Soccer balls have come a long way since the days of inflated pigs bladders wrapped in leather. Balls were originally sewn up with laces and were much heavier than the balls of today. Charles Goodyear paved the way for modern football when he started making soccer balls with his patented vulcanized rubber. Using leather as their material, manufacturers eventually discovered that using patches of leather shaped in hexagons and pentagons created the most spherical shape.
One of the great things about soccer is that the amount of equipment you need to play is pretty simple. Put it this way: if you have a ball, then you are good to go. Unfortunately, the soccer ball is almost taken for granted. It does have a long, interesting, and colorful history, with two of those colors being black and white. The soccer ball was regularly bleached white by this point, but Adidas added black pentagons in the design for easier TV viewing (Adidas even designed the official game ball of the 2018 World Cup). A bonus effect? The black pentagons on the ball help soccer players with their foot placement—to help them kick the ball exactly how they wanted!
That bland color was simply the natural color of the leather. Not very telegenic. But as matches increasingly became televised, the telegenic problem was solved in 1970 by Adidas with the advent of a high-contrast black and white design called the Telstar Television Star.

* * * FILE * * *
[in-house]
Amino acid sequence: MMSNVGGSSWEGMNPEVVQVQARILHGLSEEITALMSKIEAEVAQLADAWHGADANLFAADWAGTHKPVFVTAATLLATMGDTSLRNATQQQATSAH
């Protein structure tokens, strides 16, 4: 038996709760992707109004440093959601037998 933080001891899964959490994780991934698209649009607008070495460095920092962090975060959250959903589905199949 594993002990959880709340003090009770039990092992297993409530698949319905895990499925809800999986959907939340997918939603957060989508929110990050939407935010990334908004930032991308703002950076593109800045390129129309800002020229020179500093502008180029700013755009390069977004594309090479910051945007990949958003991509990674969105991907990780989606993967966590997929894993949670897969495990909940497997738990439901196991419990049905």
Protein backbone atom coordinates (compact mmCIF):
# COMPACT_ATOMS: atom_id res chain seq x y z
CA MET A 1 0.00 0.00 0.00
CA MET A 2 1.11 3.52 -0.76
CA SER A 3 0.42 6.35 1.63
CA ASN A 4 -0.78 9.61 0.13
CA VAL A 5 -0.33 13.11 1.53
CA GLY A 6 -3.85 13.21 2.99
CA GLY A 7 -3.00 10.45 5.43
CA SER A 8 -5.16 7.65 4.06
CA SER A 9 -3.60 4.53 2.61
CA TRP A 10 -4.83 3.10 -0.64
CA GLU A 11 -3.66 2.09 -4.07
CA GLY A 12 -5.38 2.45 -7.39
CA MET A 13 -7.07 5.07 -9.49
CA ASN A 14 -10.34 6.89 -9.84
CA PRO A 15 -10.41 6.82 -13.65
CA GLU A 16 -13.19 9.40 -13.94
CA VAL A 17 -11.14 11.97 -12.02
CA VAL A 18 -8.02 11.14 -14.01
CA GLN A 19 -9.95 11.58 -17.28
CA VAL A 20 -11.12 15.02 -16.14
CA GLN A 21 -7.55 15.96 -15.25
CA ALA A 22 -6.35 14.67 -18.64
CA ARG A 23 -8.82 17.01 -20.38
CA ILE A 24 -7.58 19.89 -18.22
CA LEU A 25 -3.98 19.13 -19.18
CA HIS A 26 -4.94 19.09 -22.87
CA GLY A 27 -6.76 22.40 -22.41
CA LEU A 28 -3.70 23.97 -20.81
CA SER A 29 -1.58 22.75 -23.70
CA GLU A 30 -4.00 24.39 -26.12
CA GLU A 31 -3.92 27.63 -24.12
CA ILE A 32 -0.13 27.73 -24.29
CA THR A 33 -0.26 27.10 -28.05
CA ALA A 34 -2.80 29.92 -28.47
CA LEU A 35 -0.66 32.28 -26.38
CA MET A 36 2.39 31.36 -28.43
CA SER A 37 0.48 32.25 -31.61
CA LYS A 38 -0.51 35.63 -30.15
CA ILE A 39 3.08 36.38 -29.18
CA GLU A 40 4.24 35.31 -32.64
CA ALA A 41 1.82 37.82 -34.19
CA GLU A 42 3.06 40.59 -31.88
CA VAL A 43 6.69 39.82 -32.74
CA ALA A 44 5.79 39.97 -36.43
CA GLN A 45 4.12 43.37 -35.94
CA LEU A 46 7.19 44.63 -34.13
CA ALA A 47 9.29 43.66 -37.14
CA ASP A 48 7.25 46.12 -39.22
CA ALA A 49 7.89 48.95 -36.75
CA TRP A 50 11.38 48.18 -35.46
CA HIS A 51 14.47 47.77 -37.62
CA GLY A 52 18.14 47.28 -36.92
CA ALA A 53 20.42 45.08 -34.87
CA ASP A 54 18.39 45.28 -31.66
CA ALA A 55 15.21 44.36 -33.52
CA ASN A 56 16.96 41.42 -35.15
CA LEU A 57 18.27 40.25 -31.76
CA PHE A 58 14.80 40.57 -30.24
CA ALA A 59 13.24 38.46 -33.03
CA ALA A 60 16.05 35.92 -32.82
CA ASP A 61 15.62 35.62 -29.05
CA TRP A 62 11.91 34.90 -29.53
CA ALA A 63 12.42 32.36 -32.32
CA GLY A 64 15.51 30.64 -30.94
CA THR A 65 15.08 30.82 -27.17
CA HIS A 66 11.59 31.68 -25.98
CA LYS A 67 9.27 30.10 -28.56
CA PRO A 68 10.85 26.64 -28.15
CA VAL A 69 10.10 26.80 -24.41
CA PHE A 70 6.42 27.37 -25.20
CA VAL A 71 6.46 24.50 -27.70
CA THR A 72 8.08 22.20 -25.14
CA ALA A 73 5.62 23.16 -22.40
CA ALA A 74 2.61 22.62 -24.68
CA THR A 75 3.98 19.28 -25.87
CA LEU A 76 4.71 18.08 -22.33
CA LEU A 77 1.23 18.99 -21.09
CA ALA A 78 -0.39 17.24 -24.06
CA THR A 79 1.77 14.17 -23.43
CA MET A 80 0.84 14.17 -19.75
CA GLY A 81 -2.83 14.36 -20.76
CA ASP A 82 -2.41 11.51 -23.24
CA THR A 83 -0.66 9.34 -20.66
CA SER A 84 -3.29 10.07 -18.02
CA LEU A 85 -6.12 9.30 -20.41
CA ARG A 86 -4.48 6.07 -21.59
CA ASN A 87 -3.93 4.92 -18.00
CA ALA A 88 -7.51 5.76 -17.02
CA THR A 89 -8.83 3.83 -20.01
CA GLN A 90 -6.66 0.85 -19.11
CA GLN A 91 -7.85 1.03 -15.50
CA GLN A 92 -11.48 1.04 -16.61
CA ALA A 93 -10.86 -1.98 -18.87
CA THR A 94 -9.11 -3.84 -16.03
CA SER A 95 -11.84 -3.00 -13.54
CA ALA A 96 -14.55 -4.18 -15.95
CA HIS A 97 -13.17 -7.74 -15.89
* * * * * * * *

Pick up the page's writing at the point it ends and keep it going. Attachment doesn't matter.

First used in the 1970 World Cup, this design was chosen specifically so spectators watching black-and-white televisions could see the ball, with the black accents on a white background revealing the ball's direction of spin. The pentagons-on-hexagons pattern of 32 panels, called an icosahedron by math geeks, would remain part of the design for many years.
Adidas has revived the design, sort of at least, for the 2018 World Cup with their Telstar 18.
The reason its a black and white soccer ball is to make it easier to see on a black and white television screen. The contrast between black and white makes it easy for onlookers to follow the path of the ball as it moves around the field.
The first full football match to be televised live on TV anywhere in the world was the FA Cup Final between Preston North End and Huddersfield on 30 April 1938, in England.
However, there were too few TVs in the country at the time and it is believed that more people could watch the match live at the stadium than on TV.
At this time and until well into the 1970s black and white TV sets were more popular than color TV sets as the color ones were still too expensive for most people to afford. This meant that most people watched soccer games on a black and white screen.
A significant problem with this is that on a black and white screen the ball was notoriously hard to follow.
The first soccer balls used were often made of brown leather. They were heavy, hard, and single, uniform color. Although when you were at a soccer game it wasn’t too hard to track where the ball was going, on a grainy, often blurry, black and white TV screen following the movement of the ball was another challenge entirely.
Have a look at this footage of a soccer game from the 1950s. Notice how the ball blends into the background and when it moves at speed it is hard to follow.